Audi’s High Aiming Goals

In recent years Audi has become more of a presence in the US Who is responsible for this? Rupert Stadler, CEO of Audi since 2007 is almost exclusively responsible for the push to make Audi a Benz or BMW. Stadler stated that his goal is to have Audi sell two million units a year by 2020. Last year he surpassed Mercedes-Benz in volume by about a hundred thousand. Interestingly enough, in the US Audi is third to the two other luxury powerhouses. My guess is that to get the extra 500 thousand units by 2020 Stadler will have to increase his presence in the US even more than he has already done. So far this year they are not even close to being on pace to pass either in the US. Sales in the UK were up 60% last year. He must find a way to make this happen across the pond as well.

To allow Stadler time to complete this ambitious goal, VW has extended his contract as CEO for five years. In this industry a five year contract is significant. Most contracts are for two years. VW must be confident that he has the ability to make his goals a reality.

Der neue Audi A7 Sportback auf der Weltpremiere in Muenchen

As VW pushes hard into the Chinese market, they are experiencing increasing profit. This may be because of the growing economy over there and the ability of the Chinese people to buy increasingly more expensive cars. So VW has both the upper middle class and Audi has the upper class. Seems like a good business model.

4 comments to Audi’s High Aiming Goals

  • heardd16

    I think that as Audi continues to transition from a super luxury sports car to the more Benz or BMW-esque models, they will definitely see increased sales in the US. America has fallen in love with the Audi, and as it becomes more affordable and appealing to the average US consumer (as opposed to the extremely wealthy, high upper-class american consumer), I would expect sales to increase significantly.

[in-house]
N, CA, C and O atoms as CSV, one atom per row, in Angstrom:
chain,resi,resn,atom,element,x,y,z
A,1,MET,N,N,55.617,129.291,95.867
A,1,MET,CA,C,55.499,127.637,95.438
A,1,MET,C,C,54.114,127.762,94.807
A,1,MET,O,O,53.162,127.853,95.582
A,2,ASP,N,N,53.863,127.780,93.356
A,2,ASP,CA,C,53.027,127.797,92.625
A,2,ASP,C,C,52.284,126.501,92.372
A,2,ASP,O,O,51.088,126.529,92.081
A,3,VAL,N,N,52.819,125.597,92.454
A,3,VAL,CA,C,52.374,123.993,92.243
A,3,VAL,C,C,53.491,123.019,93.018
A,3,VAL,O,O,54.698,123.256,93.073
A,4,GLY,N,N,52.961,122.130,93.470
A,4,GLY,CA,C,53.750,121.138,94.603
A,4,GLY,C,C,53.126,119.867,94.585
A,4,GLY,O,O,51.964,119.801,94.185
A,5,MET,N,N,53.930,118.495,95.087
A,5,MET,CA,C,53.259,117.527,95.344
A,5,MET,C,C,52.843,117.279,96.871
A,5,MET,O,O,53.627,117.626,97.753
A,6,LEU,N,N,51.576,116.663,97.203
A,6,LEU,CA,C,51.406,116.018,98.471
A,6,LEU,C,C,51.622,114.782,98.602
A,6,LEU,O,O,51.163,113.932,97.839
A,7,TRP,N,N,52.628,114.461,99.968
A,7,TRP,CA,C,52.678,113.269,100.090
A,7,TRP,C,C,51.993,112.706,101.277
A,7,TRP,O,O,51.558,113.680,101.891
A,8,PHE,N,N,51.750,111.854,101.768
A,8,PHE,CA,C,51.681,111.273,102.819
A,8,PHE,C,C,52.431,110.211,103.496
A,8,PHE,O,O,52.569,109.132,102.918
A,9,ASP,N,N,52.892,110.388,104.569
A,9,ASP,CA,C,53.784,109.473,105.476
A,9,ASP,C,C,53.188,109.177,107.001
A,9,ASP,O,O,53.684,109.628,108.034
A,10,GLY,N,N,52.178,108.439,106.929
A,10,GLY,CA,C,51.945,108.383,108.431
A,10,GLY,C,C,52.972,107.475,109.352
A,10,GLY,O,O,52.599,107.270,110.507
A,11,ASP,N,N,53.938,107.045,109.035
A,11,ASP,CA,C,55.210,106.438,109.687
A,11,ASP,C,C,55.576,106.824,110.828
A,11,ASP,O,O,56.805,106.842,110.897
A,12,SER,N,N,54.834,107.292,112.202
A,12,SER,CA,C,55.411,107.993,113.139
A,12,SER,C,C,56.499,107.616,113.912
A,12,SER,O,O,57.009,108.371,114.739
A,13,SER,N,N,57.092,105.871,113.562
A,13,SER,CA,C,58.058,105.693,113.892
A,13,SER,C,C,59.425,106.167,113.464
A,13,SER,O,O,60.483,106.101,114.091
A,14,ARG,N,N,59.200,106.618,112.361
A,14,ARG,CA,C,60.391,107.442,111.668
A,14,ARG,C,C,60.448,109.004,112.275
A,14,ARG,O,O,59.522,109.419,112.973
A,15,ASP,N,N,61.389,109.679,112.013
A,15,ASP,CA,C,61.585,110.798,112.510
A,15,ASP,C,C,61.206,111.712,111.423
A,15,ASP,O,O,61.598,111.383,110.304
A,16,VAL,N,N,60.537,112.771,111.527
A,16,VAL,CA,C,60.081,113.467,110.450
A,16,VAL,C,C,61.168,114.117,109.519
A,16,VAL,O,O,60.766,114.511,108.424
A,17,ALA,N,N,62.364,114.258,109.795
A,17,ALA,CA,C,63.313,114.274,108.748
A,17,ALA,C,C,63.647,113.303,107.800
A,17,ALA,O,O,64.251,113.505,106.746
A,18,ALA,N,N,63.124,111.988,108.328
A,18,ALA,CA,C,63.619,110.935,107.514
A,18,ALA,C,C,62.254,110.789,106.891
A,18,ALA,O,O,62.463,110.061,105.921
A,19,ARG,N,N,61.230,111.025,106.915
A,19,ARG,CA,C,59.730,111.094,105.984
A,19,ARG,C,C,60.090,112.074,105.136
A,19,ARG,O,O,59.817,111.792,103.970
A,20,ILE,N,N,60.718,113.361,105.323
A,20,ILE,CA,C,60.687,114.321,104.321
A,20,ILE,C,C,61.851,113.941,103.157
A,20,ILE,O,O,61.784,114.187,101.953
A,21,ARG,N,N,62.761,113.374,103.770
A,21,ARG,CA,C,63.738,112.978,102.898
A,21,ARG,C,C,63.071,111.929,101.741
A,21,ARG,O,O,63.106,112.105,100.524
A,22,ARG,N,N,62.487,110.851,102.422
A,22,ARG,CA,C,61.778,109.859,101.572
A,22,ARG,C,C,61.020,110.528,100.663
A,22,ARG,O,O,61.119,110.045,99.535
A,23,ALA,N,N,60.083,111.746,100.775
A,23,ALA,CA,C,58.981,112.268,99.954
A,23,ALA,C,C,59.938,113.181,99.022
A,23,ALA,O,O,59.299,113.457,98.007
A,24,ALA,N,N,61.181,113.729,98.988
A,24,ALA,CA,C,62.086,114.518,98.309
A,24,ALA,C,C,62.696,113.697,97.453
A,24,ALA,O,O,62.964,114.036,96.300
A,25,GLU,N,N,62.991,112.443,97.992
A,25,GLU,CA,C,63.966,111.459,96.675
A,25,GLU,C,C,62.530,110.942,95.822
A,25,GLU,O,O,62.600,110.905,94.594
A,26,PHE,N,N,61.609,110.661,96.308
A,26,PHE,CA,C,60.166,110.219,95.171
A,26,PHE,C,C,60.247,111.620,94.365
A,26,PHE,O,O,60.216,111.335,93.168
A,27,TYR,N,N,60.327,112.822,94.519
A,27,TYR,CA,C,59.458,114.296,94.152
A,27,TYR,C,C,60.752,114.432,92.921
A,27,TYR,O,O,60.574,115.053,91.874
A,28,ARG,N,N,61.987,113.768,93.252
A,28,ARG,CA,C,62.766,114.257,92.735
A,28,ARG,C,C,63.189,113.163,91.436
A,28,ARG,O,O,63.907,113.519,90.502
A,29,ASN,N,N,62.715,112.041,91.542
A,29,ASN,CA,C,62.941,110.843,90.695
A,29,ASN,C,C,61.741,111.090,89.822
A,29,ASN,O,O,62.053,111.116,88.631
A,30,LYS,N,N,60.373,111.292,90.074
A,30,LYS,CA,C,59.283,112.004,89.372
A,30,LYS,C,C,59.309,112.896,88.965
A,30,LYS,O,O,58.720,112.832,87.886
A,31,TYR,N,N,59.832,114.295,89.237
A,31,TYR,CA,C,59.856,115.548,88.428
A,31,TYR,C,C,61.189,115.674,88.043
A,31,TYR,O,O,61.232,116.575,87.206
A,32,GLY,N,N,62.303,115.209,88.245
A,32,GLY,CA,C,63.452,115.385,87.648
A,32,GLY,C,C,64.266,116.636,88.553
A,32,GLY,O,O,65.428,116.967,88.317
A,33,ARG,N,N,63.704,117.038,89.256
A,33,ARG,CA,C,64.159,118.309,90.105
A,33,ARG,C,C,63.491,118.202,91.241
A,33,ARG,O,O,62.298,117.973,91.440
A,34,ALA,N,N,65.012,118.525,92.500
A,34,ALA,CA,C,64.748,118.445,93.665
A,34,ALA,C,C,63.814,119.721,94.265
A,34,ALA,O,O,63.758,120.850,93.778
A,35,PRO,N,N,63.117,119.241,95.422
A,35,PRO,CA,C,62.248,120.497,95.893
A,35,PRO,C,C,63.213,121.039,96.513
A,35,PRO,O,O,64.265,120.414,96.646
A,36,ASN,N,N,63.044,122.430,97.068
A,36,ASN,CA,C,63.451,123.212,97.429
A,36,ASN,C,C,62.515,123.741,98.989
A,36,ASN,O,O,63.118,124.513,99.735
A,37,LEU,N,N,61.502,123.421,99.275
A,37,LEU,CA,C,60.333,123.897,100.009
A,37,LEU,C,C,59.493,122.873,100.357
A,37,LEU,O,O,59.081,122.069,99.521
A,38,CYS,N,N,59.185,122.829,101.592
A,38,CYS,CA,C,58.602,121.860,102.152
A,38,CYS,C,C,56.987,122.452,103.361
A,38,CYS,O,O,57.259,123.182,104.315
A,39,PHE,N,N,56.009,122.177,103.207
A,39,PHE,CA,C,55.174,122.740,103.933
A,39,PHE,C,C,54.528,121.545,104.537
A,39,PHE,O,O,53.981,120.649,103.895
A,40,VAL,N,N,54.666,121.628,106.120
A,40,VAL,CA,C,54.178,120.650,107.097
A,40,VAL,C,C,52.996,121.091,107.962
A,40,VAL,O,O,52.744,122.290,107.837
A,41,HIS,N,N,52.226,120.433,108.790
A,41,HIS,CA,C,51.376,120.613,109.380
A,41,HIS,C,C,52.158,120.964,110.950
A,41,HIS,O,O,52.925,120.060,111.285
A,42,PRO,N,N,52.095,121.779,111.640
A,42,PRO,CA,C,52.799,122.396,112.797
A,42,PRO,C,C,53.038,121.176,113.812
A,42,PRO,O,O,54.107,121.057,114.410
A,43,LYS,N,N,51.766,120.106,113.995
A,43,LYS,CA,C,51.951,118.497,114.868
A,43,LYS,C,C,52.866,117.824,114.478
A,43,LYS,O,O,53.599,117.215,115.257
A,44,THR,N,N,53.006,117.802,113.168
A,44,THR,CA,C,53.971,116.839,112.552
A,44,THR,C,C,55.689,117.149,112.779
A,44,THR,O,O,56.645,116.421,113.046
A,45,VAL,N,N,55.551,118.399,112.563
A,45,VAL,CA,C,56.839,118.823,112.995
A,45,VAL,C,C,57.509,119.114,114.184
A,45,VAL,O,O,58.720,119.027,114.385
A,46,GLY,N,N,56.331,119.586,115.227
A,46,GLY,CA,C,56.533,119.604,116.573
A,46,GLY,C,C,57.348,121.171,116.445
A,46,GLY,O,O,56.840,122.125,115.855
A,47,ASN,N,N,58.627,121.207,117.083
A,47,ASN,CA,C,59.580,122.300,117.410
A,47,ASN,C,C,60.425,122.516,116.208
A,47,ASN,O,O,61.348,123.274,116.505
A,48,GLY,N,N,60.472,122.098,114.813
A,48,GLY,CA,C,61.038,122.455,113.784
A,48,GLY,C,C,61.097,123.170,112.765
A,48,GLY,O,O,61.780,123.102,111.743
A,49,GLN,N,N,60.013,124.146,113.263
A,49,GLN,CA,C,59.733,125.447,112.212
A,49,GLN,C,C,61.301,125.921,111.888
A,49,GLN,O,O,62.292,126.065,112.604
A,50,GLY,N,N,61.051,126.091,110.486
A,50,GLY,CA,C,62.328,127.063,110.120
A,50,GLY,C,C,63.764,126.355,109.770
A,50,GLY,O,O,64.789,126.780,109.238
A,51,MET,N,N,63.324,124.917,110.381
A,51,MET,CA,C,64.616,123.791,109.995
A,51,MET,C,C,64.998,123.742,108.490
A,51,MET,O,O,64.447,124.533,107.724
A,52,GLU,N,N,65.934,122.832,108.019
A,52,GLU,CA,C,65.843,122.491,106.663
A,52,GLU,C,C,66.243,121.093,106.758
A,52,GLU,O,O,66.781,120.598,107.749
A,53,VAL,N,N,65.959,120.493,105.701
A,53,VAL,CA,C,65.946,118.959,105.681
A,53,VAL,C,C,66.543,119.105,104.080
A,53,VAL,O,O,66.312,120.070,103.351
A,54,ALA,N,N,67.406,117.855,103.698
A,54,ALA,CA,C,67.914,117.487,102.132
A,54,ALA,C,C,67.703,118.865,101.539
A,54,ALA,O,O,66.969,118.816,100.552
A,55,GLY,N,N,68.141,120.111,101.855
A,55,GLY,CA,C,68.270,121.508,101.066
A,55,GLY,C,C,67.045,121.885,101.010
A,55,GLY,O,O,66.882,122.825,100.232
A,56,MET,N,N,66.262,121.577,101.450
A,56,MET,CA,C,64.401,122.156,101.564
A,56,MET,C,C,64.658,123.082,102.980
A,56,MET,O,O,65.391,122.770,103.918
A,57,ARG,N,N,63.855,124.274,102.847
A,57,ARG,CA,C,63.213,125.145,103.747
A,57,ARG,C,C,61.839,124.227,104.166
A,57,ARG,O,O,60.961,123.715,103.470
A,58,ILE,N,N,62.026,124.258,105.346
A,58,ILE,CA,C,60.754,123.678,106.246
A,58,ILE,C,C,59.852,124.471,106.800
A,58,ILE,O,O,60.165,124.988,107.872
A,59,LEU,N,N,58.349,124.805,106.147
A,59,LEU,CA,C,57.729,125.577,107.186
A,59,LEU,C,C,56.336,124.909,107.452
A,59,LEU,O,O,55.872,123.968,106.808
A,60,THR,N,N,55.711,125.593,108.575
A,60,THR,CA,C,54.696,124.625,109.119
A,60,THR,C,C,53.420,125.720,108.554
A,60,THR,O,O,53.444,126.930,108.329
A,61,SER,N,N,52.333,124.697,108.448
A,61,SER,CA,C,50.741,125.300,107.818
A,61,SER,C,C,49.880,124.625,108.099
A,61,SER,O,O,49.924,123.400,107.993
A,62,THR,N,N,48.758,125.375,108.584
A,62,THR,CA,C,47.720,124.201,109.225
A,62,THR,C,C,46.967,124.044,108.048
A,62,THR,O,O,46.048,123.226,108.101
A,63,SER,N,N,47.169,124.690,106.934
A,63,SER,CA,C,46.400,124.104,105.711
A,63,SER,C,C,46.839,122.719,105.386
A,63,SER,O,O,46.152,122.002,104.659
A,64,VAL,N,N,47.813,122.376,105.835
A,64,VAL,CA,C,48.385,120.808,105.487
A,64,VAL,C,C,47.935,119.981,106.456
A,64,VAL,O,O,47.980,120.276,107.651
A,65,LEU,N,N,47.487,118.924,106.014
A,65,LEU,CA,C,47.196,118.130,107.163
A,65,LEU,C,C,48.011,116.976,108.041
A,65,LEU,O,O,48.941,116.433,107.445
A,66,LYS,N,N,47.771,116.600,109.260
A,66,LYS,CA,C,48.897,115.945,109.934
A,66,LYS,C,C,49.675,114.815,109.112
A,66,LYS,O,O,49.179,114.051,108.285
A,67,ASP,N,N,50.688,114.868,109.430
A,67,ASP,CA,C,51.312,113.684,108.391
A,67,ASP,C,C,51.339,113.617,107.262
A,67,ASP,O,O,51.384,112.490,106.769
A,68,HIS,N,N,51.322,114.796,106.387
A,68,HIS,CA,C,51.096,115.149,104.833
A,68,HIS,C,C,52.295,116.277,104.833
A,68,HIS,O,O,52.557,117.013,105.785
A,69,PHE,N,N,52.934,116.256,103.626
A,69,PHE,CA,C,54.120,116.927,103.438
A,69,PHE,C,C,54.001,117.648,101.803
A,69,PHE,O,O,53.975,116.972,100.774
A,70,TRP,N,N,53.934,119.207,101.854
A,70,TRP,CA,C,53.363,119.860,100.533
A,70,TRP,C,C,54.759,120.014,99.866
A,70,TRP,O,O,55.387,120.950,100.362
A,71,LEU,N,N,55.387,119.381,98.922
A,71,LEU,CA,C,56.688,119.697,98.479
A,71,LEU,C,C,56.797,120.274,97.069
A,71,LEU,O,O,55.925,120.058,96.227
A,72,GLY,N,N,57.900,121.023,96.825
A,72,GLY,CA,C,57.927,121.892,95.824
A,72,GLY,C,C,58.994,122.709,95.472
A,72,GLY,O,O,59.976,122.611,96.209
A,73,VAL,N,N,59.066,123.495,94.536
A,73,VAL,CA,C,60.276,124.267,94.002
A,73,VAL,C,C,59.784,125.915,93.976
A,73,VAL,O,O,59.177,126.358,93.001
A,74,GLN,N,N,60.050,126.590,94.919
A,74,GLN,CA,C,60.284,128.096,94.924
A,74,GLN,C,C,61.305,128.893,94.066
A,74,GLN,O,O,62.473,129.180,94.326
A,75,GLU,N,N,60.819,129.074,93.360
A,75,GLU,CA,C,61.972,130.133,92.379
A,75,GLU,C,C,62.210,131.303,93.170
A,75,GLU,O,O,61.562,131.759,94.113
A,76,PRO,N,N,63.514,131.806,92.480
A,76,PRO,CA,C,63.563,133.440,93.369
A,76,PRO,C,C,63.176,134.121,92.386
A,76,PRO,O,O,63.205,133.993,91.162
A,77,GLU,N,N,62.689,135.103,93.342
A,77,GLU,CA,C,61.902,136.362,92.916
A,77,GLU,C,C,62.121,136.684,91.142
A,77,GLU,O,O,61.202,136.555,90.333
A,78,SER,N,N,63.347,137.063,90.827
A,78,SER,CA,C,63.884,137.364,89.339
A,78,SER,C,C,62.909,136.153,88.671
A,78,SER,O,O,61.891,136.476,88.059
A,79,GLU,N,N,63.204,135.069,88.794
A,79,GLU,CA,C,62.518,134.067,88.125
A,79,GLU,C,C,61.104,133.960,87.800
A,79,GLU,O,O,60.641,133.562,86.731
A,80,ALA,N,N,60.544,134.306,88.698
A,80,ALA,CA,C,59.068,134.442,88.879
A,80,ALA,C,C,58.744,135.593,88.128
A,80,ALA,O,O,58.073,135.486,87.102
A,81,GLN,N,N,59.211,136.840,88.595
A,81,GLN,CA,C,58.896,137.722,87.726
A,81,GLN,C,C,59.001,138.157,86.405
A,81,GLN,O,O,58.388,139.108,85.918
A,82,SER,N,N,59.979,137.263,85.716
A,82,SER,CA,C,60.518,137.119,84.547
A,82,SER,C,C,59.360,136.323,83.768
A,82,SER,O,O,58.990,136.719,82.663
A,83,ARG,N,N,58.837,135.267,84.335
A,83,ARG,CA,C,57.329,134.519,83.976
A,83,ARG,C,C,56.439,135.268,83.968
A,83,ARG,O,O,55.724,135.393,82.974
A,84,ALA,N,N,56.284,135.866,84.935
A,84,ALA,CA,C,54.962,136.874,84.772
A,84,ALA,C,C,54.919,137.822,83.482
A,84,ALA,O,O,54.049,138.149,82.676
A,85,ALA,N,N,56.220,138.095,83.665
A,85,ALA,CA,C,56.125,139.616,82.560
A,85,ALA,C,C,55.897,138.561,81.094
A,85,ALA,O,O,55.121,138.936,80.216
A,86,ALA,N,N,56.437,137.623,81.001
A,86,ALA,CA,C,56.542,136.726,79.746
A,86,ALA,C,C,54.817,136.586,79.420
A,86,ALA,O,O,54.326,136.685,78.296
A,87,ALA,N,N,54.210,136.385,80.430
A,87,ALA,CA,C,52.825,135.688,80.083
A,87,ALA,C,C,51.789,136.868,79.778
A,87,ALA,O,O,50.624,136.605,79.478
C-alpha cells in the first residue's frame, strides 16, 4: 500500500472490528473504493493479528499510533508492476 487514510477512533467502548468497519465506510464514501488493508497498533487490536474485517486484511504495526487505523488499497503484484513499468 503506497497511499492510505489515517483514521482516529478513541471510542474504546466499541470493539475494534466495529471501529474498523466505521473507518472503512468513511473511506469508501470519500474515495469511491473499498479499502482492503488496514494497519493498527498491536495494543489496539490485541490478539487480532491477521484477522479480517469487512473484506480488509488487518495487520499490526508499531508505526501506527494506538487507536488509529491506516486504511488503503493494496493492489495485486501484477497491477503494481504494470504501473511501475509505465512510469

• Kuangdi Zhao

    I think Audi’s overall quality is much better today than ten years ago. The increase in overall quality may have helped Audi’s sales. However, in China, Audi is confronted by German giants such as BMW and Benz, as well as many other strong competitors. Its share of market has dropped consistently, primarily because the sales of A6 have dropped. Before 2006, Audi A6 is the only semi-luxury car that offers great legroom. A6 dominates the market of semi-luxury cars: black A6s were the favorite of every businessman and government official. Then, both BMW and Benz begun to build longer versions of their 5 series and E class in China. Today, Audi is still a powerful player in China, but it is no longer a dominant one.

  • mayolj16

    It is interesting how every company in this sector of luxury cars (BMW, Audi, Mercedes) is being positive about their future and plans to do better than their competitors. We will find out with time whose forecasts were right. As we learnt from this class, the market is growing and demand for these luxury cars is increasing, so they will all most likely do better.

  • Peter Wittwer

    2013 really represented a boom in the luxury car market, I’m not sure what the exact reason was, possibly the continued emergence of China’s middle class. Audi recorded record global sales in 2013, so there is no reason to assume that they won’t continue to grow. However, car companies like BMW and Mercedes also experienced huge growth in 2013 that can be attributed to the boom in the luxury car market. I think Audi’s goals aren’t that far fetched and if they continue to have strong advertising campaigns and also continue to come out with great product as well as a diverse portfolio, such as their current variety of sedans, SUV’s, crossovers, coupes, and convertibles.

Leave a Reply